Foam Rolling vs Stretching

 Foam Rolling vs Stretching

For years, we’ve been taught that the best way to warm up for your workout and to reduce the risk of injury is a simple stretching routine. You touch your toes, pull your arm over your chest, pull until it hurts. Everyone from celebrity trainers to that one guy at the gym has recommended stretching, but how effective is it really?

If you do go to (just about) any gym, you’ll see an area dedicated solely to stretching, and there’s almost always someone there, preparing for an intense workout. In the same area, you might also see a few foam rollers on a rack or thrown around a mat haphazardly, almost as an afterthought.

Strangely, those foam rollers are actually a much more effective way to relieve muscle tension than even stretching is. If you haven’t already, it’s time to take a closer look at the best method for working those tight muscles.

The Problem with Stretching


I’m going to go ahead and spoil this article for you right now: stretching is not as effective as you probably think it is–especially for reducing soreness and risk of injury.

This flies in the face of traditional fitness teaching, but several studies have shown that static stretching doesn’t reduce your risk of injury and doesn’t decrease delayed-onset muscle soreness (DOMS). Examples of static stretches might include touching your toes and holding for 20 seconds or clasping your arms overhead and extending.

These stretches can increase range of motion, but this isn’t always ideal for a workout. That is, unless your workout will include exercises like the splits or a back-bend.

Stretching does have a place, however. As a warm-up, dynamic stretching can be an effective way to increase blood-flow to your active muscles and prepare your body for exercise. Dynamic stretching includes movements like butt-kickers, twisting lunges, arm circles, and huggers.

Get on a Roll

foam rollers

If you’ve never done foam rolling before, it can seem a little odd. You basically put your weight on a little cylinder and roll back and forth. How does this help at all with muscle soreness or recovery? Well, there have actually been numerous studies conducted to gauge its effectiveness, and the results are pretty unanimous: it’s something you should be doing.

At its most basic level, foam rolling (or, to be technical, self-myofascial release) works the same way as a deep tissue massage. It works to compress and decompress the muscle tissue and surrounding support tissue (fascia) in order to work out knots, tightness, stiffness, and other unpleasant muscle issues through your trigger points.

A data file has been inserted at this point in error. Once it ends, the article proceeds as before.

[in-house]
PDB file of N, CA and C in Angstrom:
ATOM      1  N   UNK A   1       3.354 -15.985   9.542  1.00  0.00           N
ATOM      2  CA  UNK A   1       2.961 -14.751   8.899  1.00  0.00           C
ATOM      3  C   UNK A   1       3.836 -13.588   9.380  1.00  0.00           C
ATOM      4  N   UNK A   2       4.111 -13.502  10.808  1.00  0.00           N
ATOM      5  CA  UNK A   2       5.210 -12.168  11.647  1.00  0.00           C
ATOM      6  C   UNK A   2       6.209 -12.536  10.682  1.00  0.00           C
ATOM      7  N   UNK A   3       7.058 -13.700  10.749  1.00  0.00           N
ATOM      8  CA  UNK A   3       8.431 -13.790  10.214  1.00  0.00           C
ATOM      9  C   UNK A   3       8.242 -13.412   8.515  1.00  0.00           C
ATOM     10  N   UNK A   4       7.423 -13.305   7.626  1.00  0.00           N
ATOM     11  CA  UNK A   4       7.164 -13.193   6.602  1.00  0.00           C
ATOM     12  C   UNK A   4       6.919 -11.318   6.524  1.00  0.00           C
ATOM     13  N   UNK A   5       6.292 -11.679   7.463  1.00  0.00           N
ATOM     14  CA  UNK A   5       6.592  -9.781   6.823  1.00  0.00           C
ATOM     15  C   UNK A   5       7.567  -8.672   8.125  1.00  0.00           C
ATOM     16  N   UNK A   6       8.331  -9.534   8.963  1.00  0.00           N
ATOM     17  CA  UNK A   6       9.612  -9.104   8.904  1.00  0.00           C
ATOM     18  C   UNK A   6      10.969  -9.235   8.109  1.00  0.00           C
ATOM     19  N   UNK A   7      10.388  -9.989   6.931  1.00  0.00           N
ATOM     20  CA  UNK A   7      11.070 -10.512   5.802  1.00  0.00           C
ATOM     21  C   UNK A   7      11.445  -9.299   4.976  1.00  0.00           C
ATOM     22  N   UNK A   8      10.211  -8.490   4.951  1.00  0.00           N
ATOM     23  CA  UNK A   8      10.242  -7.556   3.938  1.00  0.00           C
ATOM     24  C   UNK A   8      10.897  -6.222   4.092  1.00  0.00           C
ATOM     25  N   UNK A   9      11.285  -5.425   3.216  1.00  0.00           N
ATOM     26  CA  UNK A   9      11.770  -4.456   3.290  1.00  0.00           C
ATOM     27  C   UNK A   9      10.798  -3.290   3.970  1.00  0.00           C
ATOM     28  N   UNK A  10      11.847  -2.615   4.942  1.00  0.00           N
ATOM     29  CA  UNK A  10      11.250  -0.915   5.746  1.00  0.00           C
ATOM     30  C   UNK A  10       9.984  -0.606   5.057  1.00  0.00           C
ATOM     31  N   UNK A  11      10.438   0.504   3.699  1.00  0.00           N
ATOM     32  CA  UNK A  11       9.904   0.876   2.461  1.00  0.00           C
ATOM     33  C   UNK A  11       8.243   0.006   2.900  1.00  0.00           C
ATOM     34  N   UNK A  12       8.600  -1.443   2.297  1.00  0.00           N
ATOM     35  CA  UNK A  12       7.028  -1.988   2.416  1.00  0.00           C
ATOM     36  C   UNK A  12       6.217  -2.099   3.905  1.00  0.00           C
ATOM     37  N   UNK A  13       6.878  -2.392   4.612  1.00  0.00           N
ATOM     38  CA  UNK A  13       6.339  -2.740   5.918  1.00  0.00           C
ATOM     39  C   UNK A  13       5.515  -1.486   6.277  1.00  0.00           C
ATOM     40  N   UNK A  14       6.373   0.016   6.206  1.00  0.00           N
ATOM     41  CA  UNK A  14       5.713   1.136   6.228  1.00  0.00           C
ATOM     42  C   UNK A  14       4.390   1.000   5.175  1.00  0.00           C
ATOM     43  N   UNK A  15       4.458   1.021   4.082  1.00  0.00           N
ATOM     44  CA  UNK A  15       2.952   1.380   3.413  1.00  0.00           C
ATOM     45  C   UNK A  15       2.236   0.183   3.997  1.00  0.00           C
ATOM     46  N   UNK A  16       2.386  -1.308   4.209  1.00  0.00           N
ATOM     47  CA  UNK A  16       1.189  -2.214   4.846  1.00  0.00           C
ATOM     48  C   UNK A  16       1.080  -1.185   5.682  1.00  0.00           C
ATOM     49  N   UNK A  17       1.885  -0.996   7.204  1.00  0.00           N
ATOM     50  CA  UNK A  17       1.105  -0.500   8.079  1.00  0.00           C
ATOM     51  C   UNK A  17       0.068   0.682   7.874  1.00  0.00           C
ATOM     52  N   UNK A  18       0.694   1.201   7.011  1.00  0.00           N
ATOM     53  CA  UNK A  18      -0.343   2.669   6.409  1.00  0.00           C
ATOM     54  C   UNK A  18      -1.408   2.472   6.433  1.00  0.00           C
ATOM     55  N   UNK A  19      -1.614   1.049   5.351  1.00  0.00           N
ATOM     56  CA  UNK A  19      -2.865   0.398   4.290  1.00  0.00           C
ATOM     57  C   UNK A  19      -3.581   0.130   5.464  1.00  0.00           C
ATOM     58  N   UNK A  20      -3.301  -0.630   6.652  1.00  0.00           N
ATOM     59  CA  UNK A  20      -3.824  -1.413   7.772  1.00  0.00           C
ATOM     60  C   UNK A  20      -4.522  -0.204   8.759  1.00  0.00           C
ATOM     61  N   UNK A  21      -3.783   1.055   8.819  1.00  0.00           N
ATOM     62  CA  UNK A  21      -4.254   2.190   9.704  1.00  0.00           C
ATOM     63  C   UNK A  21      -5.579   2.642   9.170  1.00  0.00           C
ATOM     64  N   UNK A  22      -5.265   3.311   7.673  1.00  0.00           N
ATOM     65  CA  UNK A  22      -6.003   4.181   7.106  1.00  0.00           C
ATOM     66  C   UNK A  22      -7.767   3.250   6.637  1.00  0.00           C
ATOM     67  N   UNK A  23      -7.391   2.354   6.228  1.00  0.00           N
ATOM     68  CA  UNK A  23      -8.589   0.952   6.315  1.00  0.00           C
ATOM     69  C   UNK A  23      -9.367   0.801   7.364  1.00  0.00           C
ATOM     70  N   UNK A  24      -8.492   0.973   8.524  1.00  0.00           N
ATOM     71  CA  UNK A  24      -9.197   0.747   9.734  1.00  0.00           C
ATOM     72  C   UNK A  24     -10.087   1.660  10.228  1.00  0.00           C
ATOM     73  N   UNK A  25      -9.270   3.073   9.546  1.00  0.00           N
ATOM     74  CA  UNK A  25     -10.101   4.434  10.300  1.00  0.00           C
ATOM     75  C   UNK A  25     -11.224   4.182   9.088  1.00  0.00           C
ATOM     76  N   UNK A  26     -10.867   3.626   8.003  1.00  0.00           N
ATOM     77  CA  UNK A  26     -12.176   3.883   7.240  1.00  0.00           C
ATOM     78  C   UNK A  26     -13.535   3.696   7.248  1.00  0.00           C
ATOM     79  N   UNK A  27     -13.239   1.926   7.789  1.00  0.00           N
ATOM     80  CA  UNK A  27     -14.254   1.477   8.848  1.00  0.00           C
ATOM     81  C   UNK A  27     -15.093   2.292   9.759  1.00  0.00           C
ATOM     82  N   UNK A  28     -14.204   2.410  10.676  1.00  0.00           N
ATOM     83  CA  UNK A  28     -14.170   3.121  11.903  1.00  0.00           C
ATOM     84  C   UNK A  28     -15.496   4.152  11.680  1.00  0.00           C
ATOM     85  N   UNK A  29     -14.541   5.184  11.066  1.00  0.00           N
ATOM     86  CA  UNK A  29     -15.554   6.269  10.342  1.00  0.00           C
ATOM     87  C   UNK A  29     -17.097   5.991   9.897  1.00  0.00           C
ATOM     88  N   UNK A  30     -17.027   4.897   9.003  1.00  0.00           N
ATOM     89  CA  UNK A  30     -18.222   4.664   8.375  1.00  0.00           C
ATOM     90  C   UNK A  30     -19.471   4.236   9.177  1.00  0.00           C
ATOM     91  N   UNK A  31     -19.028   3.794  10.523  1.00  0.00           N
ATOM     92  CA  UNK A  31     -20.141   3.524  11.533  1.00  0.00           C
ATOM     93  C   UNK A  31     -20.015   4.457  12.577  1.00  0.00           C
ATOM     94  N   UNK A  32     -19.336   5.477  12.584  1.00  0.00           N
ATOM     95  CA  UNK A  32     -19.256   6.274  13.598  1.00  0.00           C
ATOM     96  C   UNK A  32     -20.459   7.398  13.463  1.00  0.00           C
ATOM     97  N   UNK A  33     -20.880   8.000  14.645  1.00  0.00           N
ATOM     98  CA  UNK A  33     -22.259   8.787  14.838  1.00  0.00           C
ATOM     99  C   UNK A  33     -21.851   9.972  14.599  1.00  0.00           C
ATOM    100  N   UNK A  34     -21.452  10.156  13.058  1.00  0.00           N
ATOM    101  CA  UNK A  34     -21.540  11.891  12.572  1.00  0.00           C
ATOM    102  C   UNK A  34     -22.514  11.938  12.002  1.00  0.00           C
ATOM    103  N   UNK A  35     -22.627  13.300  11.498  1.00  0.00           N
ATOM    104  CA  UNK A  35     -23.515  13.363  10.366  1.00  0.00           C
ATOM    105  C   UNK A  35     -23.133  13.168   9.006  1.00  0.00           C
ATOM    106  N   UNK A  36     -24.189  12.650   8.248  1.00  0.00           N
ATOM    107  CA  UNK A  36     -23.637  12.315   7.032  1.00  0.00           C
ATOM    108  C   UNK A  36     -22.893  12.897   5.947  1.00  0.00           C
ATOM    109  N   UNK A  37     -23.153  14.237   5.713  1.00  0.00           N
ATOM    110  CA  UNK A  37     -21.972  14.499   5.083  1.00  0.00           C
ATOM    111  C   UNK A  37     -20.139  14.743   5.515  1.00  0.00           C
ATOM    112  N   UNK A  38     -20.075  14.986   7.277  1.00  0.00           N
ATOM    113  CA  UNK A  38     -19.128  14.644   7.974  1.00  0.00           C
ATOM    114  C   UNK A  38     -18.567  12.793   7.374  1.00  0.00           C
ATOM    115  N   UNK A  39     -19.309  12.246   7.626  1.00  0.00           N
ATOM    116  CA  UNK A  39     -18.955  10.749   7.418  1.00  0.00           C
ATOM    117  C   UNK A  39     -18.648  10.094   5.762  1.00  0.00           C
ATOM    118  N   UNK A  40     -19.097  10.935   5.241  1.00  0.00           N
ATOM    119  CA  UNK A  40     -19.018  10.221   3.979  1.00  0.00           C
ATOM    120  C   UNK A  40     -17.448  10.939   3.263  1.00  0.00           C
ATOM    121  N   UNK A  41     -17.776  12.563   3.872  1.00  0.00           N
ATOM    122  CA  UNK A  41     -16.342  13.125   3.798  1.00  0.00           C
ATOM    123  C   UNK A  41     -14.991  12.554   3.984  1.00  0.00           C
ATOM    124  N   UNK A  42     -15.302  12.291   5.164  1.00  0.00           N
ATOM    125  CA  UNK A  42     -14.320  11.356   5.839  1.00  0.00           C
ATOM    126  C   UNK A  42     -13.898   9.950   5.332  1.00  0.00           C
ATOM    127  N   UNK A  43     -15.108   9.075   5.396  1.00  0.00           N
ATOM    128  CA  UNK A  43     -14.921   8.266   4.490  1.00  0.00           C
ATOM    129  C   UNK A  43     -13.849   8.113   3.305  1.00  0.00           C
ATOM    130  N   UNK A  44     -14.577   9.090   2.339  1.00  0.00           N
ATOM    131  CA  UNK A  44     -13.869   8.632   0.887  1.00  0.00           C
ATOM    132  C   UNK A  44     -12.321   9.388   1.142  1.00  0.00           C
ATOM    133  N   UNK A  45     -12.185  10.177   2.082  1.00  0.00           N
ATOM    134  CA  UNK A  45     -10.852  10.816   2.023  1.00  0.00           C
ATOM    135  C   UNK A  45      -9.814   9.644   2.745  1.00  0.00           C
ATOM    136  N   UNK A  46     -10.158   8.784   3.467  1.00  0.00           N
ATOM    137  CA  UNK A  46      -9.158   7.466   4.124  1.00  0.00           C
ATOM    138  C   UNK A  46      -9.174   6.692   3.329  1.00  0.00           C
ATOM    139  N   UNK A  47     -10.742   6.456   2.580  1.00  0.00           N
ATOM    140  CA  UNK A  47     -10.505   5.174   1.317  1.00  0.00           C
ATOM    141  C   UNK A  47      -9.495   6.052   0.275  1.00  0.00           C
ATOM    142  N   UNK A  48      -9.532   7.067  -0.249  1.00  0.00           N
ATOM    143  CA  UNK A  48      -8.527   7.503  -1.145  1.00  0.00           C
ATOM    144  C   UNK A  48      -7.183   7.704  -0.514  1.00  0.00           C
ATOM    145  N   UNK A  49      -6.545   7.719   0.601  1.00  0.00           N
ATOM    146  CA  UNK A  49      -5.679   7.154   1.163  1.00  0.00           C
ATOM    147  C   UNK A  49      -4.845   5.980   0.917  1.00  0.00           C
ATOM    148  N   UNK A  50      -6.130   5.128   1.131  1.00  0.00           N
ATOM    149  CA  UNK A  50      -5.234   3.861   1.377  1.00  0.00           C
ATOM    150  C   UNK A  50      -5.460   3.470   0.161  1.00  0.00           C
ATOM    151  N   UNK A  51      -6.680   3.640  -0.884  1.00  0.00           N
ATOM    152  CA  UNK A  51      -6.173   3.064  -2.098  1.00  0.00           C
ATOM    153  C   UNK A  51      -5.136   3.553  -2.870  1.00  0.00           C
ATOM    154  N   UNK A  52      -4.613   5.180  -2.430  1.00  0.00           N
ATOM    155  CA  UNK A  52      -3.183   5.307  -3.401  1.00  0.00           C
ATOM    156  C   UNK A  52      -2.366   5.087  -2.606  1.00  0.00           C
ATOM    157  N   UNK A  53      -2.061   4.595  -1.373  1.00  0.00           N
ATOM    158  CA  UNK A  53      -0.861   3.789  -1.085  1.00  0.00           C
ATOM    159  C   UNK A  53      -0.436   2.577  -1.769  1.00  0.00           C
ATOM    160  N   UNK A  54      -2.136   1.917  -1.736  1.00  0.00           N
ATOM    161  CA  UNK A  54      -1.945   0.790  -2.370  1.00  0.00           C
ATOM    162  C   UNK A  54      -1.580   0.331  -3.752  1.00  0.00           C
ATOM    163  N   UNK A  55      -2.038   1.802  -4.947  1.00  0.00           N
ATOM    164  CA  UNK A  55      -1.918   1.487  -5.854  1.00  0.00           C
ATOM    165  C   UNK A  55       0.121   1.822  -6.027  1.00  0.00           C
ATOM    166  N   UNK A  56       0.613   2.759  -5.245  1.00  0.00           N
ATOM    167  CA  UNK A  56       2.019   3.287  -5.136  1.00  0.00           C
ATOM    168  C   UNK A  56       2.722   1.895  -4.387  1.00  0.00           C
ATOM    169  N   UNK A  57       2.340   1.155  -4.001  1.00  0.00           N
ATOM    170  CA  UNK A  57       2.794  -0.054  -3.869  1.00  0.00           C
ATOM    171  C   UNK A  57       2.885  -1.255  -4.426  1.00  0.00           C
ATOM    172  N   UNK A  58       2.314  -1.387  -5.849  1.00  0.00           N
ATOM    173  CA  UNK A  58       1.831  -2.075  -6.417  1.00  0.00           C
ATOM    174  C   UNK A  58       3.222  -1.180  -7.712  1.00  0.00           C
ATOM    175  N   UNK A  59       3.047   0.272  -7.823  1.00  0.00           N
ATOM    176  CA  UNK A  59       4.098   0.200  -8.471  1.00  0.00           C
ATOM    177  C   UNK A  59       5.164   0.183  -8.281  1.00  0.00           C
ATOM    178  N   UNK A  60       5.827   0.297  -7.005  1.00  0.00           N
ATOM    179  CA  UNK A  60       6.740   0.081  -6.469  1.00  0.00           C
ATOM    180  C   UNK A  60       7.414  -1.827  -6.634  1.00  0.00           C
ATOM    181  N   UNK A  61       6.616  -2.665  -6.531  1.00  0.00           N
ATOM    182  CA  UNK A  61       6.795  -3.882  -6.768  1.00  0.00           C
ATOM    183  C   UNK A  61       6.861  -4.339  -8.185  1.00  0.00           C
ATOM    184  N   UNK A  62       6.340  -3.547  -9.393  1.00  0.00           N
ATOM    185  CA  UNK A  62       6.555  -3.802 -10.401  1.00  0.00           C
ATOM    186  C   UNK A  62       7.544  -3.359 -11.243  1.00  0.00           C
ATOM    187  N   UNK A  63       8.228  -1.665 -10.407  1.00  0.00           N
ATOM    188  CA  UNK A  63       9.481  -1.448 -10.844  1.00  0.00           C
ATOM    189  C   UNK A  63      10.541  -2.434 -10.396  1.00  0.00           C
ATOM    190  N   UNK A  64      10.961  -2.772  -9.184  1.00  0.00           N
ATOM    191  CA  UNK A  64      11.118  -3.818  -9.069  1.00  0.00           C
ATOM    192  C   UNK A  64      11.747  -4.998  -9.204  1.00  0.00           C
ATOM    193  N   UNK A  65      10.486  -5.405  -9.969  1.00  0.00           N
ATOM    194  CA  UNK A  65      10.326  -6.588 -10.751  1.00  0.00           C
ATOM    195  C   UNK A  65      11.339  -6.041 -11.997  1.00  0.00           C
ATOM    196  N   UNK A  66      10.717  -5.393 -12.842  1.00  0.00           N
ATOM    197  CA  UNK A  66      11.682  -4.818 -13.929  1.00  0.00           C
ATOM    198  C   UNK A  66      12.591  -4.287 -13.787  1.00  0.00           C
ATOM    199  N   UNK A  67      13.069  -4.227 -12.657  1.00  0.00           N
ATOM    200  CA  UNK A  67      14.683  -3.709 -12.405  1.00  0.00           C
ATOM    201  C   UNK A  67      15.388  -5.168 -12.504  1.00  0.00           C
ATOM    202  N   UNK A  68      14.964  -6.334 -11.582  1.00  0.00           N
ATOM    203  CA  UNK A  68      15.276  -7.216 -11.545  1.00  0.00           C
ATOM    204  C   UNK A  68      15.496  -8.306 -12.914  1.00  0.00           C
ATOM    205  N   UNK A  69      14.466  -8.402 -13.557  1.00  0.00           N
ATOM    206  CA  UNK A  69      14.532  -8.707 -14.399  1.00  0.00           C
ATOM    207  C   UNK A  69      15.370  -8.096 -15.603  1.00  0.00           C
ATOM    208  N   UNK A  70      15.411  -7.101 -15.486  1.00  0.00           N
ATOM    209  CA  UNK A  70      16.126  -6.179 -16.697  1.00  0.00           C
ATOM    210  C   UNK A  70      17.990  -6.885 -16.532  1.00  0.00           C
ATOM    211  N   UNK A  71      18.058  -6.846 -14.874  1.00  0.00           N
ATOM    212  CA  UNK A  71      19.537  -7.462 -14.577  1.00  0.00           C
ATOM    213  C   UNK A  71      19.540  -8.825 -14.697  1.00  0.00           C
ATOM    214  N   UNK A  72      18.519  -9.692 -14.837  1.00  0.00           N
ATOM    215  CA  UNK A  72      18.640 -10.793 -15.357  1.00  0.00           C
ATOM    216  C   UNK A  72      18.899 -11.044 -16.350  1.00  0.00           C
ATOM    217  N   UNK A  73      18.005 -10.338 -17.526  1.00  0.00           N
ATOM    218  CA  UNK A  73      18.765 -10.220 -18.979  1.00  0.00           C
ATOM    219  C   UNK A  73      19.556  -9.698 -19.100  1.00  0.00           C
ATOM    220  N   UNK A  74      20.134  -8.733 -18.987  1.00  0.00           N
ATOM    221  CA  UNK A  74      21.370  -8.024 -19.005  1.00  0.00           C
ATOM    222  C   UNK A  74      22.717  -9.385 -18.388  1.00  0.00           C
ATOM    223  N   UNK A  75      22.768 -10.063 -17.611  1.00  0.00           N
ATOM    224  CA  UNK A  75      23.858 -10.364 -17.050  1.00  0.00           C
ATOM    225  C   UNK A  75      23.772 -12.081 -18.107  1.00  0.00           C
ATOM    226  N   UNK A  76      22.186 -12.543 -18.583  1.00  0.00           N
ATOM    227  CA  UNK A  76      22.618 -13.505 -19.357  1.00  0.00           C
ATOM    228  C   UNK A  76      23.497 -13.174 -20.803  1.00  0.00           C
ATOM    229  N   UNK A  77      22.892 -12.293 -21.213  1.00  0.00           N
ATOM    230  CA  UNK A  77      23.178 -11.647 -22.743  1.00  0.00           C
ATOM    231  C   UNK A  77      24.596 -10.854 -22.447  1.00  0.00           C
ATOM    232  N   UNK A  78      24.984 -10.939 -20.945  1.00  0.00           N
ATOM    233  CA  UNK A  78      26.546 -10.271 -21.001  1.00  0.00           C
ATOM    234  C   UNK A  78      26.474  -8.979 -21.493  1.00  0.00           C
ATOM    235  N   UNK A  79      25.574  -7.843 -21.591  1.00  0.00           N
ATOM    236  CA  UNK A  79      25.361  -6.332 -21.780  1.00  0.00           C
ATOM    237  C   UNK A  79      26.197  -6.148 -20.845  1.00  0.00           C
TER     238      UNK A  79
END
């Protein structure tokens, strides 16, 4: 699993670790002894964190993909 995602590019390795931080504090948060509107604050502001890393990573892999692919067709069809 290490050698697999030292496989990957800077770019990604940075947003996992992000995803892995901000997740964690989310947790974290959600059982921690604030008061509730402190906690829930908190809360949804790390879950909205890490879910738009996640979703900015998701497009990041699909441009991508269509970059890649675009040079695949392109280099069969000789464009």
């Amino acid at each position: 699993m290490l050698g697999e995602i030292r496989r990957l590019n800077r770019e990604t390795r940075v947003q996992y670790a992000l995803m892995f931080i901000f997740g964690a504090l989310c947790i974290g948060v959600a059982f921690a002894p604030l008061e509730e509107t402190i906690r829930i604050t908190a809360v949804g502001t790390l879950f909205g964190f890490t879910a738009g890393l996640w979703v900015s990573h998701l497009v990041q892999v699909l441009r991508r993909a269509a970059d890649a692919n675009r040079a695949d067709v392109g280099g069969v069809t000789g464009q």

One study found that self-myofascial release increases range of motion without compromising performance, while another found that participants who foam-rolled before a workout felt less fatigued afterward. These two effects mean that you’ll get more out of your workout, and will actually be able to exercise longer than if you didn’t use a roller.

Interestingly, in yet another study, self-myofascial release was even found to combat symptoms of fibromyalgia, a chronic pain disorder with no known cure.

How Should You Do It?

If you’re now convinced that foam rolling is for you, you’re probably wondering where to start. Well, the first step is to get a good roller. Don’t go too cheap here. You want something with good, firm support that will last you a long time.

Second, spend some time researching moves on YouTube. Diagrams are great, but until you see the technique in motion, you’ll never get as much out of it.

Some of the greatest foam roller exercises massage the IT band, the lower back, hamstrings, and rhomboids. Once you become familiar with the basics, you can branch out a little more and experiment for yourself! Just keep in mind that it’s never recommended to use these techniques over a joint or directly on a bone.

That’s really all there is to it! If you can incorporate self-myofascial release into your current routine, you’ll find that you get much more out of your workouts. Even if you don’t have a strict routine in place already, you can still reap the massage-like benefits of foam rolling at a fraction of the cost a masseuse would charge.

So do yourself a favor. Stop stretching and get rolling.



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